Album Review

Unlimited Buffet

Unlimited Buffet

By Fabulous/Arabia

Economy Records
7.5 / 10
10th October 2011

By Gareth Meade


What did you expect the outcome of a collaboration between Mike Fabulous and James Milne, AKA Lawrence Arabia, to sound like? If it isn’t what you hear on the pair’s debut album, Unlimited Buffet, you’ve probably never heard either musician before, or you were hoping for a sea change that was unlikely from the outset. But what it sounds like isn’t what’s surprising about this unexpected coupling; it’s that what you hear actually sounds quite good.

Mike Fabulous is perhaps best well known for his work with The Black Seeds, as well as being very much a part of the Fly My Pretties collective. It’s his fingerprints that leave the most obvious mark on the album, with smatterings of funk and soul illustrated by loose bass, drumming that is heavy on the ride cymbal and an obligatory horn section. Add Milne’s idiosyncratic vocal and the outcome recalls what David Bowie referred to as “plastic soul”, perfect for a generation used to plastic reproductions of eras past.

While Fabulous knows his way around the genre, Milne comes across as less comfortable, however not afraid to stretch himself. Third track ‘Perm’ shows the first signs of strain as the gears shift from openers ‘The Ballad of State Highway 1’ and ‘Give Me Love Tonight’. Neither would be entirely out of place if played in any Wellington venue of a weekend, but ‘Perm’ sounds like it came straight off the Boogie Nights soundtrack, with Milne’s falsetto pushed to breaking point. Luckily, you can hear both musicians purposefully hamming it up, and if there wasn’t a hint before now, it becomes abundantly clear just how serious these two are about having a good time rather than announcing a permanent shift in musical direction.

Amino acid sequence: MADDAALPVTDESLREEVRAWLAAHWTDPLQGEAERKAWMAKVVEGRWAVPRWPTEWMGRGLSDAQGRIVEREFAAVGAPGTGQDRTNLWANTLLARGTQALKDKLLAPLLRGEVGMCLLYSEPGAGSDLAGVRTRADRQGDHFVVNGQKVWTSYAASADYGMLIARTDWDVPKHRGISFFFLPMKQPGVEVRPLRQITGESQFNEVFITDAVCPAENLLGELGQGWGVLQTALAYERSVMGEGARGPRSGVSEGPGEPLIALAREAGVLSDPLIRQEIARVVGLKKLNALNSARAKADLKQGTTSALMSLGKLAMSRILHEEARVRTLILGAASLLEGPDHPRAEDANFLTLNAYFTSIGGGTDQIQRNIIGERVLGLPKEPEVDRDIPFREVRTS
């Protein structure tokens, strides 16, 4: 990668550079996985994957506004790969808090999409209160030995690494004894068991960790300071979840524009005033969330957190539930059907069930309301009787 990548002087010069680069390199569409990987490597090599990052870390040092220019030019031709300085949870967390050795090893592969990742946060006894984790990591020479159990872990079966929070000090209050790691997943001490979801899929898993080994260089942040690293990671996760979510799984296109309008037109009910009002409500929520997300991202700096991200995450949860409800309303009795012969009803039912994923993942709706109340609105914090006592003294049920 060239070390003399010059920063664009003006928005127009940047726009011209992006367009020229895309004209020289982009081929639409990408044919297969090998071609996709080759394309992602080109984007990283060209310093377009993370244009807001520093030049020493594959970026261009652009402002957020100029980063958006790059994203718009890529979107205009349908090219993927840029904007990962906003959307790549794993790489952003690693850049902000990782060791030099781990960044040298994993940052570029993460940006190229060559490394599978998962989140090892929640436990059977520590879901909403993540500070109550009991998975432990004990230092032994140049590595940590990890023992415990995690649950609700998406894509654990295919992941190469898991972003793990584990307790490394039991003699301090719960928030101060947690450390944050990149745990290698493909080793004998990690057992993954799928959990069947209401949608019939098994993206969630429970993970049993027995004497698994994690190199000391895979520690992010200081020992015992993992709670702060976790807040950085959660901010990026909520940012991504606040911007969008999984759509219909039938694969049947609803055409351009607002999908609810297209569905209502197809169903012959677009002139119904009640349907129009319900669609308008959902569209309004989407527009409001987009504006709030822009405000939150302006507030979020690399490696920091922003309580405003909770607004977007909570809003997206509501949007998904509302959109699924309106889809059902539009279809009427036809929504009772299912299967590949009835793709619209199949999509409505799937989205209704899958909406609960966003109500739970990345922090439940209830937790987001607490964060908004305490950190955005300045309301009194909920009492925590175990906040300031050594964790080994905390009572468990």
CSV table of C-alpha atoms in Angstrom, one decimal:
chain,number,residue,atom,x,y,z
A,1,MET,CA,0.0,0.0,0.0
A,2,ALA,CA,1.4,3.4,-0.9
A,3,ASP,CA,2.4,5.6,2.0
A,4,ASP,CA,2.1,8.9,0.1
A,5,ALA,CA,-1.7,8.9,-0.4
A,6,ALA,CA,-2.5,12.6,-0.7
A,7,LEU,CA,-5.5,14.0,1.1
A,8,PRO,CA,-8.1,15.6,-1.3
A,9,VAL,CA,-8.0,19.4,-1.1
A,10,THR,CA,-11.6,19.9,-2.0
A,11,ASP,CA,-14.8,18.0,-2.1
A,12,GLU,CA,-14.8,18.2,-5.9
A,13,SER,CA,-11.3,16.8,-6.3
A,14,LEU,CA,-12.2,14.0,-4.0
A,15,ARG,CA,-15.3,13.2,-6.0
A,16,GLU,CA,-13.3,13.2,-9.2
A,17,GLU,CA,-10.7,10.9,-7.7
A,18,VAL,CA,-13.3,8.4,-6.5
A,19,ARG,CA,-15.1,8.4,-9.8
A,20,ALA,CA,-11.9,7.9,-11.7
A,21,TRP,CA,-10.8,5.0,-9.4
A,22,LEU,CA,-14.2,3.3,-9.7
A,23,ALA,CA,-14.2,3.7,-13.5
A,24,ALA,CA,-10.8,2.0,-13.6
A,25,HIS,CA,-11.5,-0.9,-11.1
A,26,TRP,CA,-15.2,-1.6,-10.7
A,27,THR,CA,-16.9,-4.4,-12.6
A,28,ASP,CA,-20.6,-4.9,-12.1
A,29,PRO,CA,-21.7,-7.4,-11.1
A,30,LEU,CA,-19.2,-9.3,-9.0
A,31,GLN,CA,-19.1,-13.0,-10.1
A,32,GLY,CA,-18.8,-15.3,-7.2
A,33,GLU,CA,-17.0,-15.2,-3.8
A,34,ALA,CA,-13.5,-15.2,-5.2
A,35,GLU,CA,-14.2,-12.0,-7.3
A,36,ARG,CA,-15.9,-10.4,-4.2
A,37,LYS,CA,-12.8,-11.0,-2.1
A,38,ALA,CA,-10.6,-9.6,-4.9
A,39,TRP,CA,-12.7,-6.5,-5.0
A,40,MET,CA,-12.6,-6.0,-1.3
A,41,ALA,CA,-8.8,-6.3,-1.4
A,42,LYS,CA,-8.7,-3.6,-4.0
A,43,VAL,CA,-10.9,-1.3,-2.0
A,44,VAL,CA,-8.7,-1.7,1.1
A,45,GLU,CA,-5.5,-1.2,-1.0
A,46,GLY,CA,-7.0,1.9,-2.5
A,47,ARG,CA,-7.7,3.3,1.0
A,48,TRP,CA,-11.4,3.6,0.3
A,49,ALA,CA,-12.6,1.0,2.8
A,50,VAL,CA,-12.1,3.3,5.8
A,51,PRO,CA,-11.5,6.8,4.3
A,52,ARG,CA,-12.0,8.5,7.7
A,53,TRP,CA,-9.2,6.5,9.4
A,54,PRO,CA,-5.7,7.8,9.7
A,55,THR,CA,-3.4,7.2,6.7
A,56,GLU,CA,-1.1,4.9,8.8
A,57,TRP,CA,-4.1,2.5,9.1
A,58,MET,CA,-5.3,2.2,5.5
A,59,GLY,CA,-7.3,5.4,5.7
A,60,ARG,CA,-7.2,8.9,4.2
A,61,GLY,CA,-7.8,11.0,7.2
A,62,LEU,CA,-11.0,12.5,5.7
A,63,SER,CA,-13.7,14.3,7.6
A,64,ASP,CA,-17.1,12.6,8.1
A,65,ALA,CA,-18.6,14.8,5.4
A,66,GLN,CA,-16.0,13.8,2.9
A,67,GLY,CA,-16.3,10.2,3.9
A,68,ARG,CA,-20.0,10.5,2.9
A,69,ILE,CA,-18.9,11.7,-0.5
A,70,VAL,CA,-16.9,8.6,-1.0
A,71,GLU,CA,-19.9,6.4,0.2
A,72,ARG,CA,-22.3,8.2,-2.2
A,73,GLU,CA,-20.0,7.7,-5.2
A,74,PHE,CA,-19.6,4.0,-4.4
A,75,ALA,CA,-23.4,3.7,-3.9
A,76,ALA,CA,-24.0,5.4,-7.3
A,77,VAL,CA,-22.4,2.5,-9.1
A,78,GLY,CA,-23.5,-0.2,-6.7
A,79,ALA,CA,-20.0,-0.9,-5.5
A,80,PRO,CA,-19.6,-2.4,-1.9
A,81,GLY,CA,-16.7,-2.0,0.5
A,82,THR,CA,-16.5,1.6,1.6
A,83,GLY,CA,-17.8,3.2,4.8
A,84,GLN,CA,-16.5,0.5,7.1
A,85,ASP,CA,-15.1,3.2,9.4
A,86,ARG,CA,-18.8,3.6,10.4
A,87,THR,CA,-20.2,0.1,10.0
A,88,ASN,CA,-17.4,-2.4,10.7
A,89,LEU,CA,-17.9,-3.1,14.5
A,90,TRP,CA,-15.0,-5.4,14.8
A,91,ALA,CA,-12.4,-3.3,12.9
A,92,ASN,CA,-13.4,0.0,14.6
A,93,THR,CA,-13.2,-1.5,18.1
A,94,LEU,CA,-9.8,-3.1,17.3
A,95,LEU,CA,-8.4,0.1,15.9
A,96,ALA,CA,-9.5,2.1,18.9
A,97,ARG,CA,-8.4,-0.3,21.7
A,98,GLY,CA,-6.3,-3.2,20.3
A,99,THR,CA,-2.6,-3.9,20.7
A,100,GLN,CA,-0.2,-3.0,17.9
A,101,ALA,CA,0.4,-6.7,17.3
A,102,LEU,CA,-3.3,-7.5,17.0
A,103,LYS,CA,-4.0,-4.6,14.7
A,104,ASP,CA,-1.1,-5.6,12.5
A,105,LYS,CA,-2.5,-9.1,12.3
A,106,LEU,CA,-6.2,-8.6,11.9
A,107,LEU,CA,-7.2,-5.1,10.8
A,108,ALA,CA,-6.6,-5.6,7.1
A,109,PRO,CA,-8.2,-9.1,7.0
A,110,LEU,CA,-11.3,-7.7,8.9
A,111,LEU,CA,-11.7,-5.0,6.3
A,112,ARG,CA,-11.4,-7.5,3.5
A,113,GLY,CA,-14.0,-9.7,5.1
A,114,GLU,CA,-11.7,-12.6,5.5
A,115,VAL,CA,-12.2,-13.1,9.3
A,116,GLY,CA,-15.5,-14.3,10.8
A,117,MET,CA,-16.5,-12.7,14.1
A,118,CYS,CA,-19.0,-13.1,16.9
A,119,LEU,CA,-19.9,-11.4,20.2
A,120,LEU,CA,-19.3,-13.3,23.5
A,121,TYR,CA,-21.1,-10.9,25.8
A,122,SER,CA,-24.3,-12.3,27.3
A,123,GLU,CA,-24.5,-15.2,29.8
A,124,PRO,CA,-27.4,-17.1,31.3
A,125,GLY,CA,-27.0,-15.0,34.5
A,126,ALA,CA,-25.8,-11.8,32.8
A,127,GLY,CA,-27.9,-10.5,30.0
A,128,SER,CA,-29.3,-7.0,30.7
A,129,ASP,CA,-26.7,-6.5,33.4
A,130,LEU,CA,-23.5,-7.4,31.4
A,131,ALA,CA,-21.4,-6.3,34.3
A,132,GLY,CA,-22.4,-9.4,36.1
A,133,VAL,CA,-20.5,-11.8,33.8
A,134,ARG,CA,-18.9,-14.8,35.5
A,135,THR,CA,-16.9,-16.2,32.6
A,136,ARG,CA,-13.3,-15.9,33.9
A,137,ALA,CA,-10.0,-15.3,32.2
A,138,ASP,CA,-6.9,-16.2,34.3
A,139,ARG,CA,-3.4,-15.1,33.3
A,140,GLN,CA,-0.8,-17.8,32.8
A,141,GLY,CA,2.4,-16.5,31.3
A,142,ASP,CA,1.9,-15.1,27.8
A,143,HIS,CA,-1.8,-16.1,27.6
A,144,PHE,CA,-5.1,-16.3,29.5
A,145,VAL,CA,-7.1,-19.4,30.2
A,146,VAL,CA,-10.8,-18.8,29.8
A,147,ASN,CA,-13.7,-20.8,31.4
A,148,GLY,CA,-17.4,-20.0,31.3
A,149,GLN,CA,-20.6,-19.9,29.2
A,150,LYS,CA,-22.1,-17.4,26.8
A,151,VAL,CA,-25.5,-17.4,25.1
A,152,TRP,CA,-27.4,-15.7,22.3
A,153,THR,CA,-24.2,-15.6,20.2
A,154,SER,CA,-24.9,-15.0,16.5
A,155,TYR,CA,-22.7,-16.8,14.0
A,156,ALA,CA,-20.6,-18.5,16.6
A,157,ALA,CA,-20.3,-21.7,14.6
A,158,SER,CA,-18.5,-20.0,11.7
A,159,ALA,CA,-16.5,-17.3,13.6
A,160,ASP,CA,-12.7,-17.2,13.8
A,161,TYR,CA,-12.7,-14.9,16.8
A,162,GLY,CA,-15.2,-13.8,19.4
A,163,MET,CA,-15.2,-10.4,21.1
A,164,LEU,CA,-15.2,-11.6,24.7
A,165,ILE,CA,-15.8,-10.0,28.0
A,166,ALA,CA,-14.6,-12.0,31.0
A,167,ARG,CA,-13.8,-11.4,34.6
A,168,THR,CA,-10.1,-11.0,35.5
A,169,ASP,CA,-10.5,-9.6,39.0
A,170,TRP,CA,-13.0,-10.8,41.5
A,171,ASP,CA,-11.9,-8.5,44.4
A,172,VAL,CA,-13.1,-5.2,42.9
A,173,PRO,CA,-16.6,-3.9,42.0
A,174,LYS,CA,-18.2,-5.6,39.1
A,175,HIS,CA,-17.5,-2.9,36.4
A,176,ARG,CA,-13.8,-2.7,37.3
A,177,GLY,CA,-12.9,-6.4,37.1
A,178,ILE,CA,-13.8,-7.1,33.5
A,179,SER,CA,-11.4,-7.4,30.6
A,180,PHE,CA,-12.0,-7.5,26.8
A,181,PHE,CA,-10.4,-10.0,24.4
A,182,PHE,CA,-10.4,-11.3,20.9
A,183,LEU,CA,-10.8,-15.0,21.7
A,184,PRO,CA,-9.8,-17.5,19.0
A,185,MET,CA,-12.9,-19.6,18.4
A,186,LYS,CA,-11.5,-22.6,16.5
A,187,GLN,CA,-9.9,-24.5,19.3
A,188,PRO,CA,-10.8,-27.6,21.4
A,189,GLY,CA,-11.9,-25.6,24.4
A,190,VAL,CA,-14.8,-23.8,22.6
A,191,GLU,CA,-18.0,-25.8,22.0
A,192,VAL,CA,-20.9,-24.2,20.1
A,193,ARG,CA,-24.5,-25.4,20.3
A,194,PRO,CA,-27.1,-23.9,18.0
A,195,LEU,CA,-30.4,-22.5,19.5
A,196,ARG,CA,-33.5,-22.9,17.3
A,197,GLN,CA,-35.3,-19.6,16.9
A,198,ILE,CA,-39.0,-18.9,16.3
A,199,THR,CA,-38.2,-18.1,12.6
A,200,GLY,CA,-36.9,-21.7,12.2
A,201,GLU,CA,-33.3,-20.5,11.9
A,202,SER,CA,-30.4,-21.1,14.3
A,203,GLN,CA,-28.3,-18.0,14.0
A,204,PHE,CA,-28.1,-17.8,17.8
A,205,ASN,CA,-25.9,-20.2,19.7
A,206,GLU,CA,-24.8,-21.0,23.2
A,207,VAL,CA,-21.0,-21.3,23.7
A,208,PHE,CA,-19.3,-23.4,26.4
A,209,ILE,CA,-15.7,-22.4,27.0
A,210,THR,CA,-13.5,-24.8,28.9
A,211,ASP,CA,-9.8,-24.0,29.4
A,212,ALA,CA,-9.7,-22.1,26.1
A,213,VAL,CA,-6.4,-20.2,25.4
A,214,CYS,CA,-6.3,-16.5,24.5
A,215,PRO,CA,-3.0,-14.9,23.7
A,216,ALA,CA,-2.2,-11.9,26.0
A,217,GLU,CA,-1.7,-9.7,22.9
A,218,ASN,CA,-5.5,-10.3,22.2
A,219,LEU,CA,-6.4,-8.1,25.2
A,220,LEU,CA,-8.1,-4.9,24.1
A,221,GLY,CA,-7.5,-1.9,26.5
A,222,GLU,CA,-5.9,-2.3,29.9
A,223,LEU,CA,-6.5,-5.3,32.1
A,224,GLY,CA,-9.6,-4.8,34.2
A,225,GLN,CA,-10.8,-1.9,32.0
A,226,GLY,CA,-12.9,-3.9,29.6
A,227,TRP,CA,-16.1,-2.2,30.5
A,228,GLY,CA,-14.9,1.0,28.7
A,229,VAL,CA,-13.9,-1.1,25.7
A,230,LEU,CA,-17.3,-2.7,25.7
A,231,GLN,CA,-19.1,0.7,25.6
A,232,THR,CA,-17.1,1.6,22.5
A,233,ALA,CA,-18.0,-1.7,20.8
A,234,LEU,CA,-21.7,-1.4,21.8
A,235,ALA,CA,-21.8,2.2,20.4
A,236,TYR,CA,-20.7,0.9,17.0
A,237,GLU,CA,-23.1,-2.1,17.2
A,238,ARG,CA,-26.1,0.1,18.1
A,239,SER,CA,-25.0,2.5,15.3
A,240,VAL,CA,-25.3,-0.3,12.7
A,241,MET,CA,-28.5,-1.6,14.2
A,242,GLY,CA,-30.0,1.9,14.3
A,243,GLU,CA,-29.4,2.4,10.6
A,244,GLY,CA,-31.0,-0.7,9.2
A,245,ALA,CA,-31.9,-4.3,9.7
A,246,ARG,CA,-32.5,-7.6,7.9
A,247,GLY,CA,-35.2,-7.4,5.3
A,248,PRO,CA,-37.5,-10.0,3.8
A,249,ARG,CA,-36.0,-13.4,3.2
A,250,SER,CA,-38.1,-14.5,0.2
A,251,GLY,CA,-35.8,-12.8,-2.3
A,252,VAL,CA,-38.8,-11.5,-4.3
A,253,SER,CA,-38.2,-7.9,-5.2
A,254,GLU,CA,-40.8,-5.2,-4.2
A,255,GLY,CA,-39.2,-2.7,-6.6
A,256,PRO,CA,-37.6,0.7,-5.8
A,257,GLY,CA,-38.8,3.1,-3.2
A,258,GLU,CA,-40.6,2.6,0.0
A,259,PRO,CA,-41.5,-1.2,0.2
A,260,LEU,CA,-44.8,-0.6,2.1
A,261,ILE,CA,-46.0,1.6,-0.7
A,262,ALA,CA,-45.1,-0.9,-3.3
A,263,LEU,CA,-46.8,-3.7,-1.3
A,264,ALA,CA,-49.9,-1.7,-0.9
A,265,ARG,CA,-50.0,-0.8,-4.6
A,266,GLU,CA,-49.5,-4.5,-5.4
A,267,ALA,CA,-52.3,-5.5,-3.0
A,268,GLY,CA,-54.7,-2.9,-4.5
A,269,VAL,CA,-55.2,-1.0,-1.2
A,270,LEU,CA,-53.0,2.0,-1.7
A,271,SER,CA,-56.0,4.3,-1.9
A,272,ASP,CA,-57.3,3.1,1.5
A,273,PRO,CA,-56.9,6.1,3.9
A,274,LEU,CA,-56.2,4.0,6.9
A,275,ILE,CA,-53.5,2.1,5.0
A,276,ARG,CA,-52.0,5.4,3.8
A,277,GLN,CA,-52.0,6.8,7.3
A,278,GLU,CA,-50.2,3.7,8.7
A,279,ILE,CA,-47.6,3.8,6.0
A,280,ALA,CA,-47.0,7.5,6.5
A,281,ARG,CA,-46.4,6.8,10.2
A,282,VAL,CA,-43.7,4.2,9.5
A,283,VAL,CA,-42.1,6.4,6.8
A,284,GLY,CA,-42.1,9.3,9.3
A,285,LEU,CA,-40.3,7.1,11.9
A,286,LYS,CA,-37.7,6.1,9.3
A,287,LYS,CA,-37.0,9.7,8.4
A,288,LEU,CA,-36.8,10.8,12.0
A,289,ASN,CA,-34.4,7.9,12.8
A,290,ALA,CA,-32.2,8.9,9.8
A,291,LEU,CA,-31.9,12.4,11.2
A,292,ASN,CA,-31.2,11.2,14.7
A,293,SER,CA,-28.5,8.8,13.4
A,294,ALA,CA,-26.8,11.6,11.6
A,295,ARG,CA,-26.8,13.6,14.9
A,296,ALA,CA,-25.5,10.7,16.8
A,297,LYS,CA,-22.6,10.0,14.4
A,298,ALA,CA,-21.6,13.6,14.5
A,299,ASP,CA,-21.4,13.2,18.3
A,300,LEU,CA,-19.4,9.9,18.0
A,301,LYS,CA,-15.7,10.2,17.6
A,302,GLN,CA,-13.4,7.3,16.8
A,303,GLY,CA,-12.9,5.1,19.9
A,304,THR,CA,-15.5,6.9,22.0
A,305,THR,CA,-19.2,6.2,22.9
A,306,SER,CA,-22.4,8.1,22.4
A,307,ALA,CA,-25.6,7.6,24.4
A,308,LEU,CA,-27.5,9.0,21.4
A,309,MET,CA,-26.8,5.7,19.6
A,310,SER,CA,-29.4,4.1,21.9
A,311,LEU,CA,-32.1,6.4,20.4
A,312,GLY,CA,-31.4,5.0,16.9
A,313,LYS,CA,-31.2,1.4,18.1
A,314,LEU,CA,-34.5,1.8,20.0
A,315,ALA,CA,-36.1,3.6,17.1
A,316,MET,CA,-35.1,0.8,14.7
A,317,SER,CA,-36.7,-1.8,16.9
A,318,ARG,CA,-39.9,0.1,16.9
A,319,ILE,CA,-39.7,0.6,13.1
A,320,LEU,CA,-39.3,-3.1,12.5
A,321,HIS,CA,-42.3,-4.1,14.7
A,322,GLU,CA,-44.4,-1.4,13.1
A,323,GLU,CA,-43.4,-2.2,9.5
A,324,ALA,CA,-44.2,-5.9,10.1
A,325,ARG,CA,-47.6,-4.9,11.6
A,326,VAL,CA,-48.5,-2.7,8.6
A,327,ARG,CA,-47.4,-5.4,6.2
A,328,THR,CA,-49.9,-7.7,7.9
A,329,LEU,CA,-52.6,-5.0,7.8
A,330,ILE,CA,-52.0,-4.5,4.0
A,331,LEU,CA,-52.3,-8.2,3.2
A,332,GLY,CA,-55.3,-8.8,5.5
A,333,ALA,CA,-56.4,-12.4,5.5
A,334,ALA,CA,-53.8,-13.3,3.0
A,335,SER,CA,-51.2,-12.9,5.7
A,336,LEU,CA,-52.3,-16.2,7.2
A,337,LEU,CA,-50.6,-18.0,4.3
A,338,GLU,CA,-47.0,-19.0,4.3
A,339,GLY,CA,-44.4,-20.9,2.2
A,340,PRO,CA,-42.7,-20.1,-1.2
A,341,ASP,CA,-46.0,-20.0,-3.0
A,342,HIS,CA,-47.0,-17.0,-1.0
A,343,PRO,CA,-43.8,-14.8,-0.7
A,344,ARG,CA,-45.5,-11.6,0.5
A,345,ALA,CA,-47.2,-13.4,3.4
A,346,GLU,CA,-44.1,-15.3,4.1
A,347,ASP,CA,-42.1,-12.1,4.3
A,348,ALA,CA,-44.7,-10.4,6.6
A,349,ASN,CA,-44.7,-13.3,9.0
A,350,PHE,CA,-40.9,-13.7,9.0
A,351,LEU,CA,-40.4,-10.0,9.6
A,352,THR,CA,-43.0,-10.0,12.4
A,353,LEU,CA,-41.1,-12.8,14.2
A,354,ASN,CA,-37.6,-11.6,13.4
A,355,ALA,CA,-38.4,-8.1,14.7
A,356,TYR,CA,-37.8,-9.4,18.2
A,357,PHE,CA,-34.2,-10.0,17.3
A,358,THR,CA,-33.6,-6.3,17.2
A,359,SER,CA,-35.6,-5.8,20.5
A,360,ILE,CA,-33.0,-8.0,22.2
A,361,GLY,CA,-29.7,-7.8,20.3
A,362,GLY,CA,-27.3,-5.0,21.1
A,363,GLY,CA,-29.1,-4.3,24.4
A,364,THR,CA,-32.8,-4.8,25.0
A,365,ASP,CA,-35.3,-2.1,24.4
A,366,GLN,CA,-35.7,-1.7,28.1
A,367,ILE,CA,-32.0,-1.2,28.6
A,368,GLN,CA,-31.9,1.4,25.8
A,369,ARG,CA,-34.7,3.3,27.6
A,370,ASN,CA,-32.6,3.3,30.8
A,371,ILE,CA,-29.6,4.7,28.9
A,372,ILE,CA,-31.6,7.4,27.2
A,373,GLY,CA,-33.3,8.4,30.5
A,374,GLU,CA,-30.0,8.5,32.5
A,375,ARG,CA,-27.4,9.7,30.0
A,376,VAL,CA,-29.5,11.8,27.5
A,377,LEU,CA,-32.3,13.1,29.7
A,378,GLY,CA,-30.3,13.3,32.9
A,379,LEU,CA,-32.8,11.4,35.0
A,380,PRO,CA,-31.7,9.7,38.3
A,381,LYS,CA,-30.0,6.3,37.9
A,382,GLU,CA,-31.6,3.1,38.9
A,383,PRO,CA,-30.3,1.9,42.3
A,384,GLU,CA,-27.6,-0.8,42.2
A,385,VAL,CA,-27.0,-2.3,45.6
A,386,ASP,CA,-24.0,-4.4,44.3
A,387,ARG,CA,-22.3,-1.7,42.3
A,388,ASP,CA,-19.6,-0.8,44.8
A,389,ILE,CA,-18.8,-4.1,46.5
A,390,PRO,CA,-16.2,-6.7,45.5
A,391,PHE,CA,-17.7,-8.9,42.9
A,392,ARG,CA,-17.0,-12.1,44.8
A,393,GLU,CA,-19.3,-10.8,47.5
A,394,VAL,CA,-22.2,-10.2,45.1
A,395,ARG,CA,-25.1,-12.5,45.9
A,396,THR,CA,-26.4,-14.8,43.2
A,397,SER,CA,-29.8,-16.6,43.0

Where Milne does sound most at home is on the lackadaisical ‘Eugenics’ and the more purposeful ‘Tony’s Chord’, his vocal pairing perfectly with the instruments supporting it. Similarly, The Groynes wouldn’t be out of place on a Lawrence Arabia album, the addition of a violin creating really quite an affecting song, both vocally and instrumentally.

As tends to be the case with these kinds of projects, the irony occasionally gets pushed too far. Not everything on the album is as fun to listen to as it might have been to make, however it’s so satisfying to hear this duo get it right. The only thing that is left now, after hearing the album, is to see what kind of audience it attracts. Certainly both men have a fan base, but whether or not they intersect at any point is another matter. Hopefully it’ll extend beyond the curious and attract all new ears in the direction of these two very talented individuals.






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